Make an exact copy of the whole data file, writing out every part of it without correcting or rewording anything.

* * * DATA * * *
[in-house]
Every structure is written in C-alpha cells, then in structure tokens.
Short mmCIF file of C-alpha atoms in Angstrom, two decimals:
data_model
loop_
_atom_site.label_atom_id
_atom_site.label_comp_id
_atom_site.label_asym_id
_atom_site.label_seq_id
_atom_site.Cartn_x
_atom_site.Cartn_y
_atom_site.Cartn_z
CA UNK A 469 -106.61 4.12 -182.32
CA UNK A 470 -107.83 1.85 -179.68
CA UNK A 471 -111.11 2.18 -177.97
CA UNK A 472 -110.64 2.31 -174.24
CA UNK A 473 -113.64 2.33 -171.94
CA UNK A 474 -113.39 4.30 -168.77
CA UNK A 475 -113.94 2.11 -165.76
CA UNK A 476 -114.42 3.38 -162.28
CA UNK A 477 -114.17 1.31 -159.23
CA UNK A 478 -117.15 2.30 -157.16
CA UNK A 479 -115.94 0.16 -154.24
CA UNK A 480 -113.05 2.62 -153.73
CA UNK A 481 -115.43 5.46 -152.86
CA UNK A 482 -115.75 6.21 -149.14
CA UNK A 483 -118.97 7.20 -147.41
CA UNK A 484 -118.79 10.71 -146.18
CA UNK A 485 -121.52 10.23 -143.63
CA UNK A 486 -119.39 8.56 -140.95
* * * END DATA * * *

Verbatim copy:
[in-house]
Every structure is written in C-alpha cells, then in structure tokens.
Short mmCIF file of C-alpha atoms in Angstrom, two decimals:
data_model
loop_
_atom_site.label_atom_id
_atom_site.label_comp_id
_atom_site.label_asym_id
_atom_site.label_seq_id
_atom_site.Cartn_x
_atom_site.Cartn_y
_atom_site.Cartn_z
CA UNK A 469 -106.61 4.12 -182.32
CA UNK A 470 -107.83 1.85 -179.68
CA UNK A 471 -111.11 2.18 -177.97
CA UNK A 472 -110.64 2.31 -174.24
CA UNK A 473 -113.64 2.33 -171.94
CA UNK A 474 -113.39 4.30 -168.77
CA UNK A 475 -113.94 2.11 -165.76
CA UNK A 476 -114.42 3.38 -162.28
CA UNK A 477 -114.17 1.31 -159.23
CA UNK A 478 -117.15 2.30 -157.16
CA UNK A 479 -115.94 0.16 -154.24
CA UNK A 480 -113.05 2.62 -153.73
CA UNK A 481 -115.43 5.46 -152.86
CA UNK A 482 -115.75 6.21 -149.14
CA UNK A 483 -118.97 7.20 -147.41
CA UNK A 484 -118.79 10.71 -146.18
CA UNK A 485 -121.52 10.23 -143.63
CA UNK A 486 -119.39 8.56 -140.95